Driving out Distraction: Public would rather work for and deal with companies that ban distracted drivers

Distracted driver

  • 40% believe it should be made illegal to make or receive calls even when using a hands-free device
  • 76% would prefer to work for an organisation with a policy that completely bans driving and using the phone
  • 81% said they would prefer to deal with a company that discourages its workforce from making phone calls on the road

Of the two-thirds (69%) of UK adults who make hands free calls while driving, many of them (40%) continue to do it despite admitting it negatively impacts their driving ability, research from Consumer Intelligence, in support of Post’s Driving Out Distraction campaign, reveals.

The poll of 1006 adults in the UK also revealed that over half (52%) of people who had been a passenger when the driver had taken a hands-free phone call thought the driver was distracted, suggesting that drivers themselves under-estimate how their attention is diverted from driving.

Research has shown that drivers are four times more likely to be involved in an accident when making a phone call – regardless of whether they are holding the phone or using a hands-free device. Distracted drivers took two and a quarter seconds to respond to dangerous situations compared with a second for drivers who were not distracted, according to a study by the University of Sussex and Open University.

Road safety charities have called for hands-free phone calls to be banned and it seems that many people agree. Consumer Intelligence’s research shows that two in five (40%) believe it should be made illegal to make or receive calls even when using a hands-free device.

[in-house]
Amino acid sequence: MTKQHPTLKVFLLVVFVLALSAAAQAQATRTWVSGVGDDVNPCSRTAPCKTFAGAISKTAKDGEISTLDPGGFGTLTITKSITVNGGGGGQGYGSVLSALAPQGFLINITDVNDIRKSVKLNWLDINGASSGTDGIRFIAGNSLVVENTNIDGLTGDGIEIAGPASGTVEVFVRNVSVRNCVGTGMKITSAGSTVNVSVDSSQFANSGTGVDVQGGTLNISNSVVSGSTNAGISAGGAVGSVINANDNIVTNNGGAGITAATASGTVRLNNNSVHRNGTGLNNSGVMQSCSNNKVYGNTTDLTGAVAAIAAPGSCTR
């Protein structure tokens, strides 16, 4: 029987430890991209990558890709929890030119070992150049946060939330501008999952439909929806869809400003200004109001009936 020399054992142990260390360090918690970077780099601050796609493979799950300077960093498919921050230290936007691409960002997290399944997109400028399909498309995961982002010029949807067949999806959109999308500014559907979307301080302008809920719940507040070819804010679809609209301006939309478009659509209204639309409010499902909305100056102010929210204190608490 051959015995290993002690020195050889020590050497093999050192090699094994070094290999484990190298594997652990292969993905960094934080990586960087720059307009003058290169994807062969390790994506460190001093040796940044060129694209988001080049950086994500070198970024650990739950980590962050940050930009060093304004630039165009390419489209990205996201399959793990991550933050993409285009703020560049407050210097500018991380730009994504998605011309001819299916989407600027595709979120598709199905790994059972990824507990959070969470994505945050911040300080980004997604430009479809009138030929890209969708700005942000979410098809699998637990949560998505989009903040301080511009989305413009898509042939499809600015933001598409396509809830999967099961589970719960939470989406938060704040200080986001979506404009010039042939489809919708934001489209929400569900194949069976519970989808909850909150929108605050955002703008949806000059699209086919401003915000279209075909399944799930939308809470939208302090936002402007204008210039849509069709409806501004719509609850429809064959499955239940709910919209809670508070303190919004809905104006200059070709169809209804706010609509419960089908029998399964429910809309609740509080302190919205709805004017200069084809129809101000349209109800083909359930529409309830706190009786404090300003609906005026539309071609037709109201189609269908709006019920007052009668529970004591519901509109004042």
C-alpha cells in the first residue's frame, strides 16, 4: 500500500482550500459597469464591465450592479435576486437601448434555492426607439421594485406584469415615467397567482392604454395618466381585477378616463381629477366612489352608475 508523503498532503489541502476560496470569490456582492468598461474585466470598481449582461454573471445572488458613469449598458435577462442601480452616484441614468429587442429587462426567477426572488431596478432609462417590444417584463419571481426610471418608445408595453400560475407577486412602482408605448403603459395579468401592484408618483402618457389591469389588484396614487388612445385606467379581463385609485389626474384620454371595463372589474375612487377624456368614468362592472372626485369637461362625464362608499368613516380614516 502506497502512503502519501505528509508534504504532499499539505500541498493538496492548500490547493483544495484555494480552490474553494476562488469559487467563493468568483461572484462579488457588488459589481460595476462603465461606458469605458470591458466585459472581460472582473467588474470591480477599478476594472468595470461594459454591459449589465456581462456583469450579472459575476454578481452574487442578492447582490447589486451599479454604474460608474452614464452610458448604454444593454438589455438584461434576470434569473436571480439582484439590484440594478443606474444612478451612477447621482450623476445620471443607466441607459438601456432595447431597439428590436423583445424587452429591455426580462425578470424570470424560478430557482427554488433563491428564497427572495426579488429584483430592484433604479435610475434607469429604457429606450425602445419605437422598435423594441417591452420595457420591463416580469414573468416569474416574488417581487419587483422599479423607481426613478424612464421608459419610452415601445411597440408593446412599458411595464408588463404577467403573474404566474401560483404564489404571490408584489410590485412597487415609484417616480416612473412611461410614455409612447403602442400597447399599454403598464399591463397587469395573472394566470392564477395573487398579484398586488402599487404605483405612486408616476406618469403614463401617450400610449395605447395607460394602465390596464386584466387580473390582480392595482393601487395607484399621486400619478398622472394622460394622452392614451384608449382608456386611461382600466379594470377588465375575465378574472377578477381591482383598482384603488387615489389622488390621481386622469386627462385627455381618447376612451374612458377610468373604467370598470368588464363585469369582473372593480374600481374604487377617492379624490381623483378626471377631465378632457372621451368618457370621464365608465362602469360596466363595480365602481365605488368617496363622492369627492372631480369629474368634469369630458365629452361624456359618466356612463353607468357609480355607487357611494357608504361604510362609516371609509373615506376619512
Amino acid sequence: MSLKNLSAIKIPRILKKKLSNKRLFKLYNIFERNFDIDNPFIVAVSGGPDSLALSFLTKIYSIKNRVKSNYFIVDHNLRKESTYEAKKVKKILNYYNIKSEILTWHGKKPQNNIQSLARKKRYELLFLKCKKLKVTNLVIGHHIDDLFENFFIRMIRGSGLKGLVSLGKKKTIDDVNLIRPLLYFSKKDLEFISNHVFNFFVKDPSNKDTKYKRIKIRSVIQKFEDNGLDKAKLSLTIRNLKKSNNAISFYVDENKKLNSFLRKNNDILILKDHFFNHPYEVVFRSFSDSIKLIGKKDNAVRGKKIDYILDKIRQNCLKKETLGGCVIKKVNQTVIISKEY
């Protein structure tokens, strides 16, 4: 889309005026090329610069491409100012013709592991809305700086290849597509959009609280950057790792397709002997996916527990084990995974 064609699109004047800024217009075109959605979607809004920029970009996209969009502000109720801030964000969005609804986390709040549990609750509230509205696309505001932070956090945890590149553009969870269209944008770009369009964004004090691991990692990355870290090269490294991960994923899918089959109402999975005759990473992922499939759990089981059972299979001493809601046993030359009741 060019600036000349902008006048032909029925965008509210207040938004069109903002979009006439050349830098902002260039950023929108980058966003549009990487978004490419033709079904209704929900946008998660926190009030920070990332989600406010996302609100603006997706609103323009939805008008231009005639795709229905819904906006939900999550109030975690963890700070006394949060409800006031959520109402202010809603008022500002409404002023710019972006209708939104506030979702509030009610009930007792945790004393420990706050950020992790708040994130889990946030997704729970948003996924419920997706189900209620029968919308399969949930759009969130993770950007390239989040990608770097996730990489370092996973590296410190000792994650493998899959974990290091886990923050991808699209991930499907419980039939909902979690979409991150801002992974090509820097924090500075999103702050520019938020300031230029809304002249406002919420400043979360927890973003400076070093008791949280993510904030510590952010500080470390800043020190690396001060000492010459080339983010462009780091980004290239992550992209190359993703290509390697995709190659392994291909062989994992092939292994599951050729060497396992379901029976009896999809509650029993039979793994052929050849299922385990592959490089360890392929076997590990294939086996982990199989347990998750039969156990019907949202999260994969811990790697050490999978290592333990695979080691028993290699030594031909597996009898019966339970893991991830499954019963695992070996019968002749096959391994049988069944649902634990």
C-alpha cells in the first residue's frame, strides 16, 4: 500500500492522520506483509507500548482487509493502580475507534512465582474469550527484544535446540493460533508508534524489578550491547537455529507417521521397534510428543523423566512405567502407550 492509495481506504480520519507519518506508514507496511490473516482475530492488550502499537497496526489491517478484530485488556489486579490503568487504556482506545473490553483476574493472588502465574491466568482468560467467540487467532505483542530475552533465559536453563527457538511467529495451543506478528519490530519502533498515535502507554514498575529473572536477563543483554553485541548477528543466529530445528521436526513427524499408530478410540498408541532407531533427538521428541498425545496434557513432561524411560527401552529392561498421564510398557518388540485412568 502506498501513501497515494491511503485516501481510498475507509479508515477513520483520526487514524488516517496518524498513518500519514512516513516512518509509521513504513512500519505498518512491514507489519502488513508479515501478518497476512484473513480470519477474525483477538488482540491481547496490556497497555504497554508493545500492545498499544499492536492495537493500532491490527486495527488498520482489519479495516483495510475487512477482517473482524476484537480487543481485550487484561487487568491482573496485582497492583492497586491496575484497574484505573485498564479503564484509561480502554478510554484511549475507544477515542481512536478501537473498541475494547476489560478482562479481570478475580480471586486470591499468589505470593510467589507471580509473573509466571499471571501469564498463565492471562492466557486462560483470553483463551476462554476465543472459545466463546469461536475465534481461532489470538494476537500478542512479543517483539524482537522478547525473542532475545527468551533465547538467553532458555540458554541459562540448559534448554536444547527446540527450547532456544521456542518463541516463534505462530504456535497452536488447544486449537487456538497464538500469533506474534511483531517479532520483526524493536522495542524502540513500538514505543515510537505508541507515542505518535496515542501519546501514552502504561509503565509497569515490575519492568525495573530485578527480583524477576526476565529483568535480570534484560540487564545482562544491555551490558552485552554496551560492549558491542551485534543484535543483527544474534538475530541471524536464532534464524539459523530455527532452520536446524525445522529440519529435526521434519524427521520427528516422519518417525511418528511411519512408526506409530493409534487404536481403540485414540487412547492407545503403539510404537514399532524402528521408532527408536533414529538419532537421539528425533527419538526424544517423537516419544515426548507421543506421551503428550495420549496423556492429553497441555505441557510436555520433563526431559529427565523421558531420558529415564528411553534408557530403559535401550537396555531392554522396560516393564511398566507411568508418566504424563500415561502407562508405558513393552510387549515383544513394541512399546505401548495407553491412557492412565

Additionally, while only one in 10 (12%) of those polled claimed their employer requires them to speak on the phone while driving, three-quarters (76%) would prefer to work for an organisation with a policy which completely bans driving while using a phone.

Ian Hughes, Consumer Intelligence CEO, said: “This is a clear message to policymakers that even using hands-free devices to make phone calls while driving decreases the level of attention drivers pay, and increases the risks they pose on the road to themselves and those around them.

“82% of us have been driven by someone while they’re on the phone hands-free and we’re clearly judging those drivers more harshly than we judge ourselves. When more than half of us as passengers feel the driver is distracted while on the phone it’s time to look again at the rules.

“There is definite appetite among our driving population that the law be tightened up here to mean that people need to stop driving if they want to speak on the phone. Hands-free facilities aren’t enough and the message is pretty clear – pay attention and pull over.”

The research also suggests a commercial advantage to companies which encourage their staff to pull over if they are on the phone, rather than risk causing an accident. Some 81% said they would prefer to deal with a company that discourages its workforce from making phone calls on the road.

 

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Join the campaign

Want to do something to help and support Post’s Driving out Distraction campaign? Sign up as a supporter and spread the word that you are doing your bit by committing not to use your phone while driving using #DrivingOutDistraction and #PayAttentionPullOver or get your firm to commit to our pledge to stop mobile phone use in company cars. 

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